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Business and Labor

Failure to Regulate as Super-sized Banks Grow Larger

Supersize Banks (Analysis) Even as investigation into criminal activity at super-sized banks continues to uncover more wrong doing, the trend for both larger size and greater industry concentration continues (see chart). Since 1999, when Congress repealed the provisions limiting bank activities and mergers by the Glass-Steagall Act of 1933, the number of banks with more than $100 billion in assets – super-sized banks, has increased from 6 to 19. This trend for larger and riskier bank size continues unabated after the recession of 2008-9, which exposed the potential for real economic damage that these super-sized banks can cause.

In Dec. 2012, the market share of commercial bank assets for super-sized banks is an astounding 61%, up from 55% in Dec. 2007 (the beginning of the “Great Recession”) and 26% in Dec. 1999. Politicians who promised “action” to control Wall Street have not delivered any meaningful change to this industry.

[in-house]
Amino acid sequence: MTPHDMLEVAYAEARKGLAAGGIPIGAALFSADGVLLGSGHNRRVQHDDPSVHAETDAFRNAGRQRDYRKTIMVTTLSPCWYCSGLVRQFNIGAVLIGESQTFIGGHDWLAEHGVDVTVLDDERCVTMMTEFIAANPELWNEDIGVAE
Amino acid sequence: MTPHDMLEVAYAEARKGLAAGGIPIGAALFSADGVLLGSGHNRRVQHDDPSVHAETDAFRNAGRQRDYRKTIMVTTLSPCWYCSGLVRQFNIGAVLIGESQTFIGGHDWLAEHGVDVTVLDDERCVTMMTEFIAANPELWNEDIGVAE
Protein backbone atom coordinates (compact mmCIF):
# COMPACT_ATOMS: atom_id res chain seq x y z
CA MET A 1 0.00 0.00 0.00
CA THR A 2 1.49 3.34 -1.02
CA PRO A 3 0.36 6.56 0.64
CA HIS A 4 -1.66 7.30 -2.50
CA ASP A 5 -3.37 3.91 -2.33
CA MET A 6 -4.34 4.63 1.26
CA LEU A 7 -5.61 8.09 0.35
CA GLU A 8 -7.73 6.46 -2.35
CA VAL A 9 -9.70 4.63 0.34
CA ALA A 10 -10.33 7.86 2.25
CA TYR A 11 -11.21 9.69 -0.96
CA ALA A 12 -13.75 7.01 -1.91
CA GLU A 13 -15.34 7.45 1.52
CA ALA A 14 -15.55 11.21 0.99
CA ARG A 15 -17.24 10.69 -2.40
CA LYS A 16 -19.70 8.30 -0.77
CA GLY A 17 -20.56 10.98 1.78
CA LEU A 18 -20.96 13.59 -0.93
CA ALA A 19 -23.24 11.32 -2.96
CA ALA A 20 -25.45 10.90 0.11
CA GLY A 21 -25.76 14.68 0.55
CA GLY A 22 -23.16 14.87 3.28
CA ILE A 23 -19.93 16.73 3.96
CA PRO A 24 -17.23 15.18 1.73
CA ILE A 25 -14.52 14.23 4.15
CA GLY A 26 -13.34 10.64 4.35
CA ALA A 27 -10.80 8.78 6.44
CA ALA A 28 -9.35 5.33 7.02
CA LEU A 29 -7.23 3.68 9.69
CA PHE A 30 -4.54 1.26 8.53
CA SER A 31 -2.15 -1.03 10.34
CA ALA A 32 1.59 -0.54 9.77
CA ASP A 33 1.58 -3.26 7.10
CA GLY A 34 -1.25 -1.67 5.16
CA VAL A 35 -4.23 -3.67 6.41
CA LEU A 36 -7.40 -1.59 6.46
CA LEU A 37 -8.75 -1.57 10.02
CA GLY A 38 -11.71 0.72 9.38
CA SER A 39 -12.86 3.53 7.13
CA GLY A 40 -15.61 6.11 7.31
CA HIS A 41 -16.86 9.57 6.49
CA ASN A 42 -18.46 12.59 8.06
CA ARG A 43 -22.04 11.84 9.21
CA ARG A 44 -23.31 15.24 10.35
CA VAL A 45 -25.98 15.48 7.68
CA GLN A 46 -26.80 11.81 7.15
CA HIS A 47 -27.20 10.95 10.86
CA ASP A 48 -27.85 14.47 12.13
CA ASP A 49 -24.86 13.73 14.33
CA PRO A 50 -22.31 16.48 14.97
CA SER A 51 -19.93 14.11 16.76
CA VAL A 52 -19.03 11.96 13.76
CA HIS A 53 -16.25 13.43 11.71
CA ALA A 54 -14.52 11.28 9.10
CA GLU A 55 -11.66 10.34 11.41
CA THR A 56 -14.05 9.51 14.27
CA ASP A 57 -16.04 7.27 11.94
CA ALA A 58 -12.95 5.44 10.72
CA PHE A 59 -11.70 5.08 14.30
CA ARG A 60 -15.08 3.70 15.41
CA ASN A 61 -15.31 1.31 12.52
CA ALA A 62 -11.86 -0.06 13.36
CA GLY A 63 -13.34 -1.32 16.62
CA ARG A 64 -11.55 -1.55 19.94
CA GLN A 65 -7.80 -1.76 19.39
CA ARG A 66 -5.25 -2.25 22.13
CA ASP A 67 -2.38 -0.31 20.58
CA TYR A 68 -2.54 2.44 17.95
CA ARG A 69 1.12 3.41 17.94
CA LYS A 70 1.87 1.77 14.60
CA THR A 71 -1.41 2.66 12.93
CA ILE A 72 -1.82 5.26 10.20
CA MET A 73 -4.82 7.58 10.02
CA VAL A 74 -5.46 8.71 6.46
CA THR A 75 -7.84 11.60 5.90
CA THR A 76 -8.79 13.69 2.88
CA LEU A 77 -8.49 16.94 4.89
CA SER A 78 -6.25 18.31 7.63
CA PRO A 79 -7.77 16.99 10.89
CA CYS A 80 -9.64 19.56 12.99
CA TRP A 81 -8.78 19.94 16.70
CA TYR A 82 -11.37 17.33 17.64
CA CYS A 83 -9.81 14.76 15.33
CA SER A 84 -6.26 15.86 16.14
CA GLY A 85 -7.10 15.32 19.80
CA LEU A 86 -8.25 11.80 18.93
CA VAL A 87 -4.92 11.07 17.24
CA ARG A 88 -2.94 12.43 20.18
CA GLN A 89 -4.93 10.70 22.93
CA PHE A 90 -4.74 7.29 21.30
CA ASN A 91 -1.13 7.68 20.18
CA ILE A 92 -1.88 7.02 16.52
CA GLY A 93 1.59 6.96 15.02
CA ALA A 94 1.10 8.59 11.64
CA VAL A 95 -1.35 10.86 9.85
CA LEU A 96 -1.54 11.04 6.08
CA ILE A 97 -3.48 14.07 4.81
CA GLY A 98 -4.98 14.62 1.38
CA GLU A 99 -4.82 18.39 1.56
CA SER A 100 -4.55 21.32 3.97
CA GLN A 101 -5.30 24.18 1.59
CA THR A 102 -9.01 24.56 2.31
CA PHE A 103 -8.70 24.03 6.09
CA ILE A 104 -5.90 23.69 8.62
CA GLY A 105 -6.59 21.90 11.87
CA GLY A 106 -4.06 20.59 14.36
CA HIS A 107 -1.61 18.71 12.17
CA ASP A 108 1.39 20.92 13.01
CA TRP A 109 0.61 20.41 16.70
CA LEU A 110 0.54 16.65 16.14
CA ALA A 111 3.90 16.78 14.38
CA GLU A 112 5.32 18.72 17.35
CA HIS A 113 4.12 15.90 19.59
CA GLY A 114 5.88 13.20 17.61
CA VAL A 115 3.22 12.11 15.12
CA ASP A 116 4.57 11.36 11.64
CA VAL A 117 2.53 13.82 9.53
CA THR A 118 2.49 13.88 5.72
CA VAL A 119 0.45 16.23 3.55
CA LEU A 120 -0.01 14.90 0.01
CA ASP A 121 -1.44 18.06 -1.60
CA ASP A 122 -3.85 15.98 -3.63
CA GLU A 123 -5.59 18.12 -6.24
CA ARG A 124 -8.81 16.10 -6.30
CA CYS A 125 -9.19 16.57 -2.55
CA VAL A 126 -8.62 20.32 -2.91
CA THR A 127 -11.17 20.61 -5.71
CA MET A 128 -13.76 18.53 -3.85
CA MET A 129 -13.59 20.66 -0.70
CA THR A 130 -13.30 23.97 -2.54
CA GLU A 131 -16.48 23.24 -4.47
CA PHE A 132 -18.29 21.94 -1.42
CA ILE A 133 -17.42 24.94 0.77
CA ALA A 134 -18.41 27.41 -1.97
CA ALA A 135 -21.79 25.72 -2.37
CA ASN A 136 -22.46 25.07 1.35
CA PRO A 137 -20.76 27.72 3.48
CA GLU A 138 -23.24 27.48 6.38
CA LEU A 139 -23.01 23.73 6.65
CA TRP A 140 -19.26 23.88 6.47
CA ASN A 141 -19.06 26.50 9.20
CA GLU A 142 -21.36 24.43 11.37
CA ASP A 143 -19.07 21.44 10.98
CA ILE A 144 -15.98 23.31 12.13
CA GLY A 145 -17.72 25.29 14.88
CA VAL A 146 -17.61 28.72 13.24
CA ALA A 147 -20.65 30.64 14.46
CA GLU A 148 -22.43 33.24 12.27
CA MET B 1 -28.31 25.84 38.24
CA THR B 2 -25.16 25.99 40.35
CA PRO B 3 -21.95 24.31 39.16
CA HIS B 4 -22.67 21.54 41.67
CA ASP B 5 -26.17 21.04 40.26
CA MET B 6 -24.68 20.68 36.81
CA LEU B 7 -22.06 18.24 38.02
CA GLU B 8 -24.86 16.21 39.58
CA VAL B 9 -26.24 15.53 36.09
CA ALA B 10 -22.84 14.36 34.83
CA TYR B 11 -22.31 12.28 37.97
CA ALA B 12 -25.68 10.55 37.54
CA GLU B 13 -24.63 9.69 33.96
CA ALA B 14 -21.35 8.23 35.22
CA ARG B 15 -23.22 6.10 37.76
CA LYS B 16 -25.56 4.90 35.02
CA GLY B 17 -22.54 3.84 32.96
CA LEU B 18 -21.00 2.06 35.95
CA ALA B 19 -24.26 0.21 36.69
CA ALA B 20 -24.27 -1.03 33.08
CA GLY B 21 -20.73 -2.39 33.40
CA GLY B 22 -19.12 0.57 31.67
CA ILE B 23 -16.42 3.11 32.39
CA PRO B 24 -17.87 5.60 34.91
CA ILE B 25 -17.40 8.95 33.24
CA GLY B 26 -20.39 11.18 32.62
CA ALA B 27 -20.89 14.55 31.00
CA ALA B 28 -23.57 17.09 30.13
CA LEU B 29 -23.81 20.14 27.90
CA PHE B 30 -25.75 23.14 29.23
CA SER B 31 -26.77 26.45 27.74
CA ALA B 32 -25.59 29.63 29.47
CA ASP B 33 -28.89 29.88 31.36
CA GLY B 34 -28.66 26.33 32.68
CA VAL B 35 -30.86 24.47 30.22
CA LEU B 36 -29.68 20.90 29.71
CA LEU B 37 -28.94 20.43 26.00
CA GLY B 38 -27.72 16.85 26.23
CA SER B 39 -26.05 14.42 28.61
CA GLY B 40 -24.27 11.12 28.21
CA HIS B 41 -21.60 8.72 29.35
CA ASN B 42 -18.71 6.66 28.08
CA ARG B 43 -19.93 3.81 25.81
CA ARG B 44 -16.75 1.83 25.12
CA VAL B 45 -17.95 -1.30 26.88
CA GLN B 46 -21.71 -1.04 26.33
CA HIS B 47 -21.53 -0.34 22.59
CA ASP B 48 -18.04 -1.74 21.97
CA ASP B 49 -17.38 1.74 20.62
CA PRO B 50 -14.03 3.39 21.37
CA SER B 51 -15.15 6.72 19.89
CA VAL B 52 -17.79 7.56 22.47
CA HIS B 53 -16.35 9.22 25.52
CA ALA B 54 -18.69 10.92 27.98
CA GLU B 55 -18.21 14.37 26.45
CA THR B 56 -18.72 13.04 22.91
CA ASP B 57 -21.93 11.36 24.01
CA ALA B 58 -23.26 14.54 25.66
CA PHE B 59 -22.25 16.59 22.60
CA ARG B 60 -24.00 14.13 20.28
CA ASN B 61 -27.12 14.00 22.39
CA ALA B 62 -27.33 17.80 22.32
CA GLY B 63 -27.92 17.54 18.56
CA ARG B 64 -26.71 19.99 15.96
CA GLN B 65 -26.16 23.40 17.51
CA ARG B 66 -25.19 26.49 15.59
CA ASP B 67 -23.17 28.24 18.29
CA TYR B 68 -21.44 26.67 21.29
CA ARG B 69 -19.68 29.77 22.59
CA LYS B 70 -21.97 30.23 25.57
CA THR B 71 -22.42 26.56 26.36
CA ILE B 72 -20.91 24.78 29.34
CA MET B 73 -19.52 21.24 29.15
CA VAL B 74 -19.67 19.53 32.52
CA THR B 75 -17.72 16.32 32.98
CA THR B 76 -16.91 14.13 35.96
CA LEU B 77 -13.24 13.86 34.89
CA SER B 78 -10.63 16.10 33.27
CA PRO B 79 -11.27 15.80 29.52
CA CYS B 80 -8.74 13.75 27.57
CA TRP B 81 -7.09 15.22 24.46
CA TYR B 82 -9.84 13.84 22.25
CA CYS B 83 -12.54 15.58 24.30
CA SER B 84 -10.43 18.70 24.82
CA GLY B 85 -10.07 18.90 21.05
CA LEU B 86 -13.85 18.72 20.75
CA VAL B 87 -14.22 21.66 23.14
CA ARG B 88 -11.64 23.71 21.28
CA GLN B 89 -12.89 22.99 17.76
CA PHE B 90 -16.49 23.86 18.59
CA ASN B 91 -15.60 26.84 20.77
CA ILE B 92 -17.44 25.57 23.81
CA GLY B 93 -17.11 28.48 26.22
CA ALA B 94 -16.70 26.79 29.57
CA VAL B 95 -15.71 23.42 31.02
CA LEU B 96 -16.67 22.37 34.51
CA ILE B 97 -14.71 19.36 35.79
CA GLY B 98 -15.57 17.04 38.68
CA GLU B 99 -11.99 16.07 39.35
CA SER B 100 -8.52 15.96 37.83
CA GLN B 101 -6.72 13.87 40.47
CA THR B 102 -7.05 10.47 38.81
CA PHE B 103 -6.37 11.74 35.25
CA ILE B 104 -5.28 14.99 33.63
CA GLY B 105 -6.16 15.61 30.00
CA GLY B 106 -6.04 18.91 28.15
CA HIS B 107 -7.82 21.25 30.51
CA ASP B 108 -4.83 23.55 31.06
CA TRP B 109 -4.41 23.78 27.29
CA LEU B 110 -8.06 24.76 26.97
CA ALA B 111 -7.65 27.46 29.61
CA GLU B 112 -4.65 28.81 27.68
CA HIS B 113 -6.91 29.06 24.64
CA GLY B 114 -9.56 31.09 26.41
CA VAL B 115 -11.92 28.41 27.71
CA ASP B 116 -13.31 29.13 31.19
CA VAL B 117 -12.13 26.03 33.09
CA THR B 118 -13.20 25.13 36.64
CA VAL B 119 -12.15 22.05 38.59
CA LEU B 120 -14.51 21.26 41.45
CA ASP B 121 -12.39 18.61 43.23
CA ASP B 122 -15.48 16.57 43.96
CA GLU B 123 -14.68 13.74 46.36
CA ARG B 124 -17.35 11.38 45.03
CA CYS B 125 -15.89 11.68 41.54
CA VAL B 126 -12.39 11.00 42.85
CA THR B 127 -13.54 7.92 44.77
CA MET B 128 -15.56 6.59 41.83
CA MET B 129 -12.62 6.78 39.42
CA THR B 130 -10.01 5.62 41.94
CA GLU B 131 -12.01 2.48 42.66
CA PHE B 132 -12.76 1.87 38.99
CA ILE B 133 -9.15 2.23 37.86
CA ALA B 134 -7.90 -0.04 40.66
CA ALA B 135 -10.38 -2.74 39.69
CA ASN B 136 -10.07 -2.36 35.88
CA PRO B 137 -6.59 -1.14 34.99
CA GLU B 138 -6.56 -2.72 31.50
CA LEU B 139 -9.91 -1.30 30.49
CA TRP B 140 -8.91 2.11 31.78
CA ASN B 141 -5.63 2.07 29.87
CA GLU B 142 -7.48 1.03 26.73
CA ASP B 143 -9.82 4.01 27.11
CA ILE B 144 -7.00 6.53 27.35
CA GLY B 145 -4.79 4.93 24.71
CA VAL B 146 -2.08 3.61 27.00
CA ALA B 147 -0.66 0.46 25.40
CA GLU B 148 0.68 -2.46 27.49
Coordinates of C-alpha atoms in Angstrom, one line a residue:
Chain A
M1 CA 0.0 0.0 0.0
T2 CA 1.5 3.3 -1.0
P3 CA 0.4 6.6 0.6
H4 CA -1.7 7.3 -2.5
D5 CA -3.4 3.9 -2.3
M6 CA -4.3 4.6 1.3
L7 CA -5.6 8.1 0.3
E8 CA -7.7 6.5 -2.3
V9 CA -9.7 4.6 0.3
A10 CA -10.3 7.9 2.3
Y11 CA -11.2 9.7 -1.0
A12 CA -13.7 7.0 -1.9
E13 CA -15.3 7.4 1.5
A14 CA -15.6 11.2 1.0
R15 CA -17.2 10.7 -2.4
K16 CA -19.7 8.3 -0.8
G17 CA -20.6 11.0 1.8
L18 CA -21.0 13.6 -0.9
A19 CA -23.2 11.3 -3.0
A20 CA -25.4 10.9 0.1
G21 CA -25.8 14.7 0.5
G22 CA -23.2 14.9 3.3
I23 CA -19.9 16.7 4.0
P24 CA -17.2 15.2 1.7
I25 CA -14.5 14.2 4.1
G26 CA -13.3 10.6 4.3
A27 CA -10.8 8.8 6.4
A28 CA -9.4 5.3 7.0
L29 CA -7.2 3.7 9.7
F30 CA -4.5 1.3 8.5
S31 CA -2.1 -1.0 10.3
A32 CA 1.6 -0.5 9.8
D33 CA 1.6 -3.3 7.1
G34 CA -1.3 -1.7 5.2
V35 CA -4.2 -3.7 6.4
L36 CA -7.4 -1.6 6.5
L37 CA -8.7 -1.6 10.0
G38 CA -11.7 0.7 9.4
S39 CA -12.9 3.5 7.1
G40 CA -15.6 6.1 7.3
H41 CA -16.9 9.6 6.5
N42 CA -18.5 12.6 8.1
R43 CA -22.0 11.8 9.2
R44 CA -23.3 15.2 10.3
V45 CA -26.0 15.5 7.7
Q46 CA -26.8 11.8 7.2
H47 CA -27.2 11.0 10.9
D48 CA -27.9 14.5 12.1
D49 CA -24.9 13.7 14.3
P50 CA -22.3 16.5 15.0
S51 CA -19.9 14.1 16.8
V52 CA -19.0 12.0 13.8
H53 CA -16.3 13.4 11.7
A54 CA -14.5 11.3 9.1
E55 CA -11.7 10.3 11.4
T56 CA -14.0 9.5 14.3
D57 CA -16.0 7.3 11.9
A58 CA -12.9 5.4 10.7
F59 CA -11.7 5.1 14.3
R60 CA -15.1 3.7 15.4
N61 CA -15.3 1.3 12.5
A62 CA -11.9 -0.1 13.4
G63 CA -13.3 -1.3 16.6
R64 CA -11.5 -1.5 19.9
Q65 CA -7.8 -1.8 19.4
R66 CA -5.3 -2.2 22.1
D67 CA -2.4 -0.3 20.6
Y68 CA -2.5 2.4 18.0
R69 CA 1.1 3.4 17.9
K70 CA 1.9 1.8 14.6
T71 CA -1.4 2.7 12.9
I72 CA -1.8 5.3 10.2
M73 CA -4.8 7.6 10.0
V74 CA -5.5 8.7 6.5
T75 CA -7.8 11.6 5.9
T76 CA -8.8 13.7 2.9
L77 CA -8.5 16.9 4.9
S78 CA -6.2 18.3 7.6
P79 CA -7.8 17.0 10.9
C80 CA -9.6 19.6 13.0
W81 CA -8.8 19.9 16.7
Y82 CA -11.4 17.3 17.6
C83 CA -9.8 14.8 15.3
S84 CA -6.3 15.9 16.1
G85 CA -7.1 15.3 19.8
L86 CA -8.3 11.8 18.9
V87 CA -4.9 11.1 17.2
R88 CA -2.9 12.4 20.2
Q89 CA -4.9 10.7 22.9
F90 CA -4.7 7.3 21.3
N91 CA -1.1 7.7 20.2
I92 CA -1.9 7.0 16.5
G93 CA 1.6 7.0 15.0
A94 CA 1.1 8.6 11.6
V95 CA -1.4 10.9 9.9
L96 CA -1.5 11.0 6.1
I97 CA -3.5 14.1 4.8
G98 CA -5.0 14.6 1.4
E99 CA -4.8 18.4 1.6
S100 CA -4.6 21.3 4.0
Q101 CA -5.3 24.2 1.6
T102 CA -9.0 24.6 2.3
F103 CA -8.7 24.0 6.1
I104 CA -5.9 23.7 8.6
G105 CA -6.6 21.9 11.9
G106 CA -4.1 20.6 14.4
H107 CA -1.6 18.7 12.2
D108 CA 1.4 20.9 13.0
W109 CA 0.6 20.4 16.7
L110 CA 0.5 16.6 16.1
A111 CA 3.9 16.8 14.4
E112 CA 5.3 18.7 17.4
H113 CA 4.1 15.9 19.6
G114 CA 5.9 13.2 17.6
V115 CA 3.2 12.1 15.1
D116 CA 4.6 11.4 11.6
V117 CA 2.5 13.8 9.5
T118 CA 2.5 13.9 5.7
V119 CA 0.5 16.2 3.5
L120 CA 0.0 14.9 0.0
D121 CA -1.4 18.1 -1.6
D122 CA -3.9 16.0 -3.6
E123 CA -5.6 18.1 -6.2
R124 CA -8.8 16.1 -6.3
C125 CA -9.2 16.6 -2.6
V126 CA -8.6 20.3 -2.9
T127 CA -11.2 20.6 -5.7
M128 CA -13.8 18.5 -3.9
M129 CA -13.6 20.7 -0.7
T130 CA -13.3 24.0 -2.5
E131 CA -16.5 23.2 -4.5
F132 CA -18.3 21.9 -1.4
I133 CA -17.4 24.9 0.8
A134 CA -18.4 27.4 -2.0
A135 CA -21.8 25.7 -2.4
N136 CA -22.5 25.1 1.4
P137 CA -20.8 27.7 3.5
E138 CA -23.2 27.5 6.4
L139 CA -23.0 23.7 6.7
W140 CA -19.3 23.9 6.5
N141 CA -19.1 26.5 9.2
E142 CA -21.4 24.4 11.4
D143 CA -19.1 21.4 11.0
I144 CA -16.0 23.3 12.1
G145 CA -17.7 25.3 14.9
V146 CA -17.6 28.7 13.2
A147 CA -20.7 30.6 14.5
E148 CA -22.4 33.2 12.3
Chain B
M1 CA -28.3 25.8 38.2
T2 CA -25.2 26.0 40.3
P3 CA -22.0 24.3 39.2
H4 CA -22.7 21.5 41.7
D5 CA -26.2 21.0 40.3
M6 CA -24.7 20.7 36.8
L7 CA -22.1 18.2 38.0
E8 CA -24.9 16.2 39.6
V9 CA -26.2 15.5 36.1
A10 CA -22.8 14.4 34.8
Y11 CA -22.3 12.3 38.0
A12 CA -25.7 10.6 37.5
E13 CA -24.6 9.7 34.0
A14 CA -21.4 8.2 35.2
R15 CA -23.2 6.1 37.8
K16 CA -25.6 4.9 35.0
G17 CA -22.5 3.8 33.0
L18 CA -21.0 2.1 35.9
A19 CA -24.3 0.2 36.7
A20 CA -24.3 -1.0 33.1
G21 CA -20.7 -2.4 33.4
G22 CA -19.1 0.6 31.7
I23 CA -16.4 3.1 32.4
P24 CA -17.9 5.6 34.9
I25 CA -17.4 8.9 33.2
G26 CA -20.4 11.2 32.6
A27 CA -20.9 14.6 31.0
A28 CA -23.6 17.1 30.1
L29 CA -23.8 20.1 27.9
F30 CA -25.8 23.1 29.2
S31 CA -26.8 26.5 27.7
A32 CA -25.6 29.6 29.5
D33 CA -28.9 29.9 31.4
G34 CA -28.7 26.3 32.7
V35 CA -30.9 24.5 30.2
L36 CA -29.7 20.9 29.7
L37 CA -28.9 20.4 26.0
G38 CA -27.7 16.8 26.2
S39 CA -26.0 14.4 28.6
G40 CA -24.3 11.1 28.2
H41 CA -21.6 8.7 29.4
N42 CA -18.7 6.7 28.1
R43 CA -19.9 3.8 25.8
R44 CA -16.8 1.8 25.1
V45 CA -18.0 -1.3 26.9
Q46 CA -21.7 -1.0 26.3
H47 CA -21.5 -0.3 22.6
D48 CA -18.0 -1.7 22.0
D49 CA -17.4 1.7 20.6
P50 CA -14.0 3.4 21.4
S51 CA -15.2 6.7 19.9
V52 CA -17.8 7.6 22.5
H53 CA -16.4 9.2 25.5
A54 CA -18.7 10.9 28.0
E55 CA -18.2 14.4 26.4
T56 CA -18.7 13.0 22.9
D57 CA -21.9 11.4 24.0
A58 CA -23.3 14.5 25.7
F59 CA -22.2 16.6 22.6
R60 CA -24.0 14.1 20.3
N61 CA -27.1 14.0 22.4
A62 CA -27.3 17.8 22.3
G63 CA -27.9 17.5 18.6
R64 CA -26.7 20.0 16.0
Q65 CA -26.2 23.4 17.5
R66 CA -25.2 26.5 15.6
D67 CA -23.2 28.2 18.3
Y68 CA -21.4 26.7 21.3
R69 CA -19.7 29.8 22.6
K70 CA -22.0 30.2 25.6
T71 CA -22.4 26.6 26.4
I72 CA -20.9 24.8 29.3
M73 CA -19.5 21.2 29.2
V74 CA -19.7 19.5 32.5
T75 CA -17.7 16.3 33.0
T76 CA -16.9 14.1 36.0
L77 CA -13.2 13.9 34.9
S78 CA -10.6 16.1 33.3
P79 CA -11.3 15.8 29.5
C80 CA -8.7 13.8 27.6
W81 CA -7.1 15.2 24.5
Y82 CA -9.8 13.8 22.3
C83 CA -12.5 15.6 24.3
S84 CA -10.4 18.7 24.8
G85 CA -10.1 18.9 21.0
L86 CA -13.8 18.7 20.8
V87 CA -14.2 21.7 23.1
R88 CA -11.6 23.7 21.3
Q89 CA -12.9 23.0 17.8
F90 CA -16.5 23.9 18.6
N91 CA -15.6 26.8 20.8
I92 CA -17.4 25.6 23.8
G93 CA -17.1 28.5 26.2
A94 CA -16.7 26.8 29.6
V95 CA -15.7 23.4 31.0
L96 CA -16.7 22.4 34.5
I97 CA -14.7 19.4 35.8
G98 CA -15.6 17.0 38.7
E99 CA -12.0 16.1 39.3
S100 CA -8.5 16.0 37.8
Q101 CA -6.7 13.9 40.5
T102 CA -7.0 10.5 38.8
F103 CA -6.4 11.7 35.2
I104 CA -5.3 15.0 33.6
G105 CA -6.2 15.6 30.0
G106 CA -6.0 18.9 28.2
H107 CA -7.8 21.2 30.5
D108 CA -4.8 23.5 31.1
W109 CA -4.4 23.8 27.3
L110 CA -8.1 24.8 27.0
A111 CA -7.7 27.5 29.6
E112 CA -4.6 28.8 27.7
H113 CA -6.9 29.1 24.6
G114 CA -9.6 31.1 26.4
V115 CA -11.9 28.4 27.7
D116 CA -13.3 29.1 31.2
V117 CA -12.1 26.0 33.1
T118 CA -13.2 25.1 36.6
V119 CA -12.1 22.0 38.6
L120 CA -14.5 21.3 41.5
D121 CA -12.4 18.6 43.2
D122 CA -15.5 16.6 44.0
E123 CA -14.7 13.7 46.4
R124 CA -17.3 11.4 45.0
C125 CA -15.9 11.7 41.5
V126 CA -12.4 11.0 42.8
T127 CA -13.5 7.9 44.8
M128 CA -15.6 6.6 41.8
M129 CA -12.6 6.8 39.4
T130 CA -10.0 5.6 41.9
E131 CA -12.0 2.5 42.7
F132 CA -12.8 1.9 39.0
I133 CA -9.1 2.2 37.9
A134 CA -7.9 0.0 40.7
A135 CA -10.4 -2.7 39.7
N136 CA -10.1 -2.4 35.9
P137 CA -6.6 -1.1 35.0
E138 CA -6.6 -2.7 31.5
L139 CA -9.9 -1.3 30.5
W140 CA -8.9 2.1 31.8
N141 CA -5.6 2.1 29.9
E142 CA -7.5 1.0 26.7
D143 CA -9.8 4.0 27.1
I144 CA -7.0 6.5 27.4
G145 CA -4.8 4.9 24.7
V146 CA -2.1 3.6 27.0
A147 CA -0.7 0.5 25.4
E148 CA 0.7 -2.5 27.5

Labor and working families are rightfully worried by these trends. Through no fault of their own, they are suffering into a sixth year after the start of the 2008-9 recession. Since government proves unwilling or incapable to control a trend that many analysts believe is responsible for the “Great Recession” – larger and riskier banks, worry by workers about when another financial crisis will occur is widespread.

Given no effective government action to control bank size, it is incumbent upon labor and working families to patronize community banks in an effort to show their concern and unhappiness with super-sized banks. Credit unions are an especially safe and sound financial institution that should receive business from workers. Faced with a political system that is corrupted by large campaign contributions from super-sized banks, effective government action is unlikely anytime soon.



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